One for the books: Colorado Mountain College student balances skiing, class
April 13, 2014
Steamboat Springs — Brett Somen can't make it across Gondola Square without seeing five people he knows, and that's before he even makes it into the gondola building, where the lift operators know him and often greet him by name, as well.
That's one of the perks of skiing every day, a task Somen, 22, didn't set out to accomplish this year, and one he, in fact, didn't accomplish.
He missed a day, one day, after a St. Patrick's Day celebration that went on a little too long — at least, that's how it looked in the light of the following day.
But every other day, Somen hit the slopes, and what separates him from many who accomplish a similar feat in Steamboat Springs is, he did it while maintaining a 3.5 GPA at Colorado Mountain College and never missing a class.
Somen was optimistic Sunday as he strode into the gondola building. A persistent precipitation hovered between rain and snow as locals made their ritualistic trip to Steamboat Ski Area for their final lift-assisted runs of the season.
"It's going to be a good day of skiing," he said.
Indeed it was: wet but good, a strong final day for a deep season.
Sunday made Day No. 119 on Mount Werner.
That's not quite every day, of course. The ski area opened Nov. 27 and was open for 138 days this winter.
He added in 30 more days skiing elsewhere, including Arapahoe Basin, Vail for a week when his father visited from New Hampshire and a few days with friends on Buffalo Pass.
At 149, it does all add up a day short, however. He was hoping for 150, so whether it takes a hike or a road trip, he has one more to go.
What's made the task difficult is school. Somen came to Steamboat Springs from New Hampshire three years ago, attracted to Colorado Mountain College by Steamboat Ski Area. He spent his first two years at the school finishing an associate degree in ski and snowboard business.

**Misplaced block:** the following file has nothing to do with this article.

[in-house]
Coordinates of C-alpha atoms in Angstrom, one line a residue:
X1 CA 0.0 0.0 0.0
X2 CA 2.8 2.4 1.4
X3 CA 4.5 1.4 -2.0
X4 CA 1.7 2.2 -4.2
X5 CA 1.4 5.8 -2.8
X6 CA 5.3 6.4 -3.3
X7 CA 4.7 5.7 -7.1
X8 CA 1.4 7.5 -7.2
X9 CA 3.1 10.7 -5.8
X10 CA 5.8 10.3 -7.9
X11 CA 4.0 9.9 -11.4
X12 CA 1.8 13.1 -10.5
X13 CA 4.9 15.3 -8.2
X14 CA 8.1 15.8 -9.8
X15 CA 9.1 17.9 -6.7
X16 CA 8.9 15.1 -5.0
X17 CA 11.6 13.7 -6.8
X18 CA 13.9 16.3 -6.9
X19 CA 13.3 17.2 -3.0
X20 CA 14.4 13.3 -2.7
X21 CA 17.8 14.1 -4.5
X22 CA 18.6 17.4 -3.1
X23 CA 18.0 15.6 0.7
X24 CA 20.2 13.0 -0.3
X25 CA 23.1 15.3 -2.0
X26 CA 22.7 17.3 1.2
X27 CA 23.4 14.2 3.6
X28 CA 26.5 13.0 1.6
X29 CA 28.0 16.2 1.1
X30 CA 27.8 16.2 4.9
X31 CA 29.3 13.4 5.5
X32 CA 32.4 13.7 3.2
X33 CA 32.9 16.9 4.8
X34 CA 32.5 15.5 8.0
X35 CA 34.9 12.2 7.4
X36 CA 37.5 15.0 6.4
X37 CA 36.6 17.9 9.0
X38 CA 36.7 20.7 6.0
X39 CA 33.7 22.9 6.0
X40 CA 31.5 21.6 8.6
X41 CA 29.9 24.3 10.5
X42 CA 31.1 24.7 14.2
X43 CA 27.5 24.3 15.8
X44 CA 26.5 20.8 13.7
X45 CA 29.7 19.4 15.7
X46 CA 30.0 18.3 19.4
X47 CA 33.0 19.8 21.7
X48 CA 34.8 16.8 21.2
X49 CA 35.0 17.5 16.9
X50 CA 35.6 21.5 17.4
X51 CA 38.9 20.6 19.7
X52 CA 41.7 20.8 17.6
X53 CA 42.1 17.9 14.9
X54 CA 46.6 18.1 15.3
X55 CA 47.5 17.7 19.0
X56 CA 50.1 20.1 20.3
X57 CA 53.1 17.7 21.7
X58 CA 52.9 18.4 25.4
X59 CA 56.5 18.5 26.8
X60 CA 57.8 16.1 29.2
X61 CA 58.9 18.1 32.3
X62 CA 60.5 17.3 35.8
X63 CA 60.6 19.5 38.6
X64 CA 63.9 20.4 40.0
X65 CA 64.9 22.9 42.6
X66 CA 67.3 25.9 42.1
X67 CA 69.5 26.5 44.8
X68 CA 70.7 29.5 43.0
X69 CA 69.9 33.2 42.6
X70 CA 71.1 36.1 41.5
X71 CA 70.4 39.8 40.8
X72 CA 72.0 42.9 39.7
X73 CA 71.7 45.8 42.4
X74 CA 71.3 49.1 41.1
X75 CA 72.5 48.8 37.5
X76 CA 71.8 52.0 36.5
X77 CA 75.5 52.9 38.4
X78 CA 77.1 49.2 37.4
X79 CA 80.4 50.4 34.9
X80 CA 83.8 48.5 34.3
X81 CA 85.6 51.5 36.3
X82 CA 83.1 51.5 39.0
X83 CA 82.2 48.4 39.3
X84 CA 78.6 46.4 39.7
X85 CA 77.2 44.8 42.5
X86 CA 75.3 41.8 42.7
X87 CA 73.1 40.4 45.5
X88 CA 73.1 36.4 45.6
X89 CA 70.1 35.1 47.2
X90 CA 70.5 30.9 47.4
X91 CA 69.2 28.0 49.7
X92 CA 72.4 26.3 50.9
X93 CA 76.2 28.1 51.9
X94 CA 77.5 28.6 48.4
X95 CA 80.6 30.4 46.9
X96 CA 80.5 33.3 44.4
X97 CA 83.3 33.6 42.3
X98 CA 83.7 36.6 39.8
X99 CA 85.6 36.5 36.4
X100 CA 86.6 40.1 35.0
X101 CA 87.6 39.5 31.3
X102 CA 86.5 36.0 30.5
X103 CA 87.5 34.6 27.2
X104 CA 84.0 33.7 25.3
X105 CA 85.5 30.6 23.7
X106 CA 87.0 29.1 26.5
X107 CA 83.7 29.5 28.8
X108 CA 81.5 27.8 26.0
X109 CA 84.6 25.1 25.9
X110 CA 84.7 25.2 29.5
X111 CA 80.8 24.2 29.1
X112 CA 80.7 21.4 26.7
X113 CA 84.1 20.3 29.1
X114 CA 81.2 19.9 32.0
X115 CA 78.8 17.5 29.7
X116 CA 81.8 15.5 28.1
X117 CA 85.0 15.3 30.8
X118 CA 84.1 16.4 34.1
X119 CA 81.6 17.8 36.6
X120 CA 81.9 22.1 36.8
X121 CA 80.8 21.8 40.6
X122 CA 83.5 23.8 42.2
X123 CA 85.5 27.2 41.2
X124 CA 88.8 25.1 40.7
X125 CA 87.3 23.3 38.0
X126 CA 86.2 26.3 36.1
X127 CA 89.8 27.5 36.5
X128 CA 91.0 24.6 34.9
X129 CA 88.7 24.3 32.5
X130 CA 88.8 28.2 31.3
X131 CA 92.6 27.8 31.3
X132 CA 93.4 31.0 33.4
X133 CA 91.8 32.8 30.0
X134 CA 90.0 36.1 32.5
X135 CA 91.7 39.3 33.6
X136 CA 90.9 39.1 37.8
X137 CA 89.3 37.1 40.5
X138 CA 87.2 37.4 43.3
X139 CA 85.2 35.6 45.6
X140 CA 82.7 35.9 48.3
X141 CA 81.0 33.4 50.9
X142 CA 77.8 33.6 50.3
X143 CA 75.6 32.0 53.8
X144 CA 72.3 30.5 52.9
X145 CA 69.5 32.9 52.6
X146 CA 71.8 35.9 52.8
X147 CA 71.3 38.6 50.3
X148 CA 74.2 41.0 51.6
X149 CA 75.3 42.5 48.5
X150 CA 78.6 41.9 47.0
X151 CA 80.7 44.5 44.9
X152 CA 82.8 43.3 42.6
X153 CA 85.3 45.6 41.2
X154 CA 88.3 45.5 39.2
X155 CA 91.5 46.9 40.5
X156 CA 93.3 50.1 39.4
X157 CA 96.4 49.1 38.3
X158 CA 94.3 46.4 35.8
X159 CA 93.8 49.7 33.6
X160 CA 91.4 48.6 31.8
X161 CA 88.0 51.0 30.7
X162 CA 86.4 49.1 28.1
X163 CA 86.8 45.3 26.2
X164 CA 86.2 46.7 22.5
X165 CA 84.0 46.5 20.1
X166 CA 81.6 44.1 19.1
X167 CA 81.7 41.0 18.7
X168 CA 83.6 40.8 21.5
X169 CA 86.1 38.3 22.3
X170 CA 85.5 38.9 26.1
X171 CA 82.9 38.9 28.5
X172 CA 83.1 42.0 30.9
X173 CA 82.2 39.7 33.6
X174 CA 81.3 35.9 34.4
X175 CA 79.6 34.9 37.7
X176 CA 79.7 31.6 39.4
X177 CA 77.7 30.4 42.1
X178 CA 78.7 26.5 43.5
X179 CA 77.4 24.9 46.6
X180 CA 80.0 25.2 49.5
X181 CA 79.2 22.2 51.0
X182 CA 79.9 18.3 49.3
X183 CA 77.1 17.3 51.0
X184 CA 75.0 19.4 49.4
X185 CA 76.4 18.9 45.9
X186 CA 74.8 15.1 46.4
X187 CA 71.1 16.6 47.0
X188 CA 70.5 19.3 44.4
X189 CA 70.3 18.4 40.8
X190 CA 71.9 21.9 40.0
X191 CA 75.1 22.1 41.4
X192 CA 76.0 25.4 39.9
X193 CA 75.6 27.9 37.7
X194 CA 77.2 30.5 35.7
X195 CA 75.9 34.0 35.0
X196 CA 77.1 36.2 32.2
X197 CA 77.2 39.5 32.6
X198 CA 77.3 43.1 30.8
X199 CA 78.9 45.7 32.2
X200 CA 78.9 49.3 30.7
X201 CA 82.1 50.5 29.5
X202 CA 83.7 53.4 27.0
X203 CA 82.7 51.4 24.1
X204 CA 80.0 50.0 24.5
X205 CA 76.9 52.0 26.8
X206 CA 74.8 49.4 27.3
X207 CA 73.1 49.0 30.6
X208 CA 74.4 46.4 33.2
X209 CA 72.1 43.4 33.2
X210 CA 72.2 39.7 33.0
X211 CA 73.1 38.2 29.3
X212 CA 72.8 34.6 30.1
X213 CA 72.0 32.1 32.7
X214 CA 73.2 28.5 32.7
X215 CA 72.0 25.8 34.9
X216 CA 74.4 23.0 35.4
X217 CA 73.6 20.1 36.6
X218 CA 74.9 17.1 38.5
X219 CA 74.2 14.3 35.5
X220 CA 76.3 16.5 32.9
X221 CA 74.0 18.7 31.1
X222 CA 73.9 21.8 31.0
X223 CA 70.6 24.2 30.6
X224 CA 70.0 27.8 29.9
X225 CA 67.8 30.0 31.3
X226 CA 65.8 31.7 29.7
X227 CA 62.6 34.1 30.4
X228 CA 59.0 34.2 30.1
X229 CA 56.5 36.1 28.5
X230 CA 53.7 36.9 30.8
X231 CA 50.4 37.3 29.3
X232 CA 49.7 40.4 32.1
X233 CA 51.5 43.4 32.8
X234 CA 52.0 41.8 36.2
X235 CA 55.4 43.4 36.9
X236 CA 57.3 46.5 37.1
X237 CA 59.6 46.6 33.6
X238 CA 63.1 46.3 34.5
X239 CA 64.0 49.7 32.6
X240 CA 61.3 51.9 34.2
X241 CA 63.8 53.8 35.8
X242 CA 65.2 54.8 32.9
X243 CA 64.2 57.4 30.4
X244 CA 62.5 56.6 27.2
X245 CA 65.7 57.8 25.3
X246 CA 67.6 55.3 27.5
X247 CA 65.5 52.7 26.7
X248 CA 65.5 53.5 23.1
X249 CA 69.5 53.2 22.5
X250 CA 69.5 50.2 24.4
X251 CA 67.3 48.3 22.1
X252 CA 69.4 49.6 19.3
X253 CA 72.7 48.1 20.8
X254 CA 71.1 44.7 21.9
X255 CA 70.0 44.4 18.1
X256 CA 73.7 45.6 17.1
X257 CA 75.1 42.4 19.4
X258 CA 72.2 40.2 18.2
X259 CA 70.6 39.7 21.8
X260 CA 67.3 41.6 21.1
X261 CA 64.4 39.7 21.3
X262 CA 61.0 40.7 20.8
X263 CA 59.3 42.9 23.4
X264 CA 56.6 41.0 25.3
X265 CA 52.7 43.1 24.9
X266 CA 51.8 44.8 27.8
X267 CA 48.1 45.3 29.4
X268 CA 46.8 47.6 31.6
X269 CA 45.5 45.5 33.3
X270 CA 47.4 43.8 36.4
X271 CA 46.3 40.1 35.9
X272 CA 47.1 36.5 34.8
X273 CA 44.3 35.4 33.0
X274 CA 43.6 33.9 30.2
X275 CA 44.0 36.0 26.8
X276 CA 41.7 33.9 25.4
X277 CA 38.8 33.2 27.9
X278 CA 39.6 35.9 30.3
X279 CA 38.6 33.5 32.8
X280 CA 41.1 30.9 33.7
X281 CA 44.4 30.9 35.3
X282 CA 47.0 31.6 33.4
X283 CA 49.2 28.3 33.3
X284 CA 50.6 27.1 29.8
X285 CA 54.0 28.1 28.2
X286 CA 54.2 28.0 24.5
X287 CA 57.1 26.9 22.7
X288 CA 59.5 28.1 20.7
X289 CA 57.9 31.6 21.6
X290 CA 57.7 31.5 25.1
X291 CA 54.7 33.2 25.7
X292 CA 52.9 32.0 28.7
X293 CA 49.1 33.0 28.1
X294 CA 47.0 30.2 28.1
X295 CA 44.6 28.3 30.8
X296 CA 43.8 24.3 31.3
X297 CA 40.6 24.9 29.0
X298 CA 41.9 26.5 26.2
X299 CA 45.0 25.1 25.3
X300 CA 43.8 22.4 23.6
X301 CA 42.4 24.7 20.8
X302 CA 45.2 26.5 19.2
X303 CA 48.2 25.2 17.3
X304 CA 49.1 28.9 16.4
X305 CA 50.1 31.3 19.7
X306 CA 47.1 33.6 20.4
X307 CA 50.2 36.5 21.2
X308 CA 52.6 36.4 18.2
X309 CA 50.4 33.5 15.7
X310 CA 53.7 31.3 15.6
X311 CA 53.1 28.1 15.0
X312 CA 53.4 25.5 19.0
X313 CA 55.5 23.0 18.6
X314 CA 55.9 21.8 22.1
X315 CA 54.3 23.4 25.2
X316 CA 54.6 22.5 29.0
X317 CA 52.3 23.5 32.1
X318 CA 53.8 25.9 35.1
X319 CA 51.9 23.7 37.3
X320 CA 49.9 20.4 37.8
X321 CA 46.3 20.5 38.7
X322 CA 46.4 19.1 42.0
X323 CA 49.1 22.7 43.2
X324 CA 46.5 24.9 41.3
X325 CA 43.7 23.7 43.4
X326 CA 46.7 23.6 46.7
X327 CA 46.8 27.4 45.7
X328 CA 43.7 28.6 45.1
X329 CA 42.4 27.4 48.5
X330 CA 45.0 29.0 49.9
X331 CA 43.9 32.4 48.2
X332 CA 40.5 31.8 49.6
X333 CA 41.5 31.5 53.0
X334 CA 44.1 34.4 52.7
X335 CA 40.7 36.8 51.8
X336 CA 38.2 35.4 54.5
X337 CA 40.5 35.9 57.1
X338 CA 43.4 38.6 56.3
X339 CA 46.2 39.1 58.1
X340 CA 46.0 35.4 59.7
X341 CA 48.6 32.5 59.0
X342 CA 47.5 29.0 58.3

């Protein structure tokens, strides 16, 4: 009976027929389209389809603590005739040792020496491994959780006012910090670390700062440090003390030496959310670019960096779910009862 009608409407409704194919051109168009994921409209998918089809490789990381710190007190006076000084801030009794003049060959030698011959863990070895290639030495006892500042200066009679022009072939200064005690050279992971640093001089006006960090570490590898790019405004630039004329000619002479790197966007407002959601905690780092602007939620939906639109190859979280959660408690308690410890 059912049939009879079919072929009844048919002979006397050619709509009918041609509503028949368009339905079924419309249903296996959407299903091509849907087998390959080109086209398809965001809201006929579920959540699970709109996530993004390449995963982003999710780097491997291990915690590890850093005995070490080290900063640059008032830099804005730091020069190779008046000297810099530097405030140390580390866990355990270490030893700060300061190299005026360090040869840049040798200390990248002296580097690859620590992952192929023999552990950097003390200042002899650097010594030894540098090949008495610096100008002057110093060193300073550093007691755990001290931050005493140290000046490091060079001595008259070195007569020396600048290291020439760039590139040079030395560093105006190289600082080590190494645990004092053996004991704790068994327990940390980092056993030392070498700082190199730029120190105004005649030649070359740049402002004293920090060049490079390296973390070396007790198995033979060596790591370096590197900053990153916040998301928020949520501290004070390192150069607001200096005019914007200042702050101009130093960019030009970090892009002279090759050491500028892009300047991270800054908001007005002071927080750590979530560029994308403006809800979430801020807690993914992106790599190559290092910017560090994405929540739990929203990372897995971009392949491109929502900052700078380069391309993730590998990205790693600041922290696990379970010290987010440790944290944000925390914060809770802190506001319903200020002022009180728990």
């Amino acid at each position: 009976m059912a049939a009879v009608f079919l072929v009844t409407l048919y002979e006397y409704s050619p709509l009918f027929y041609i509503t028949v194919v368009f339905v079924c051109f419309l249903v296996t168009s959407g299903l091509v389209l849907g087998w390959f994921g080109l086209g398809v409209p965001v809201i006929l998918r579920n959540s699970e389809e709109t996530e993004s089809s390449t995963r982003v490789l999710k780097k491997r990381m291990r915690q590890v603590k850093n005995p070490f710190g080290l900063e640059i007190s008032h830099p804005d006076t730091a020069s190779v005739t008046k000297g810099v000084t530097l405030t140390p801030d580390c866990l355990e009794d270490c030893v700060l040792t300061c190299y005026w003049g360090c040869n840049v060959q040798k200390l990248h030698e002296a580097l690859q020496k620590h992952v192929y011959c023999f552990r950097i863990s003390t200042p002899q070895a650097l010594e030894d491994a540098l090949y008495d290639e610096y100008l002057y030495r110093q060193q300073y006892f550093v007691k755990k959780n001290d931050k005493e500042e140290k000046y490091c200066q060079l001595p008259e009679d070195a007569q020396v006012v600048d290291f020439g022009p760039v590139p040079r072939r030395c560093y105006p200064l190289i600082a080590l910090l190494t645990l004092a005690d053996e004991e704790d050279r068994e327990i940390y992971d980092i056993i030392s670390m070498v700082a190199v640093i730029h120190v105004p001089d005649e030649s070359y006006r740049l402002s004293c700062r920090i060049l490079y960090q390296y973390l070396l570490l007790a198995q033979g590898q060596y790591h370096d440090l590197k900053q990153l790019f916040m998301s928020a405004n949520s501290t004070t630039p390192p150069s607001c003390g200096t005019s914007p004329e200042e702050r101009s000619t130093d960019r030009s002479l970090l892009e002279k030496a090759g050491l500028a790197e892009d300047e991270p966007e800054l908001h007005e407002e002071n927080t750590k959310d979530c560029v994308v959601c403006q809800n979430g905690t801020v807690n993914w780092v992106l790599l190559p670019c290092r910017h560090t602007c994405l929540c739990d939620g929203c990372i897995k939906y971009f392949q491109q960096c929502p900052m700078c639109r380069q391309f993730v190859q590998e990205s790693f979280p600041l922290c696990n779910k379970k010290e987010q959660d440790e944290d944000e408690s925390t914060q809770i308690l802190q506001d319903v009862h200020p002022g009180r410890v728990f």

He decided he wasn't finished with Steamboat — "I want to stay as long as possible," he said Sunday on a lift — so he dove into CMC's bachelor's degree sustainability program.
His first years in town, he skied whenever he could. This winter, he wanted to do more, so he made a point of working his 14 spring credit hours around a potential skiing schedule.
Sometimes, he has company. Other times, he doesn't.
"I tried to get some buddies to come out today," he said Sunday. "They said they had homework. That's why you get it done early."
The one thing missing was that March day, the single hole in his "every day" attempt. He considered it, of course. One scan of the pass and a trip down Preview would have been enough to keep a streak alive.
Skiing every day wasn't ever about the streak, though.
"I don't even think of it that way," he said. "I just ski because that's what I love to do. I don't really think about a streak. I just think, 'Let's go ski for a couple of hours and see how it is today.'"
Day after day in a 400-plus-inch season, it proved pretty darn good.
The snow came down hard Sunday, piling up on chairlifts and leading to those powder day trademark whoops that ring through the trees. A large crowd gathered at the base of the ski mountain to celebrate with the Splashdown Pond Skim competition and a concert, but up high, Somen opted to keep skiing.
Of course he did.
"It's been a great season," he said. "We've gotten a lot of snow. It's been really enjoyable."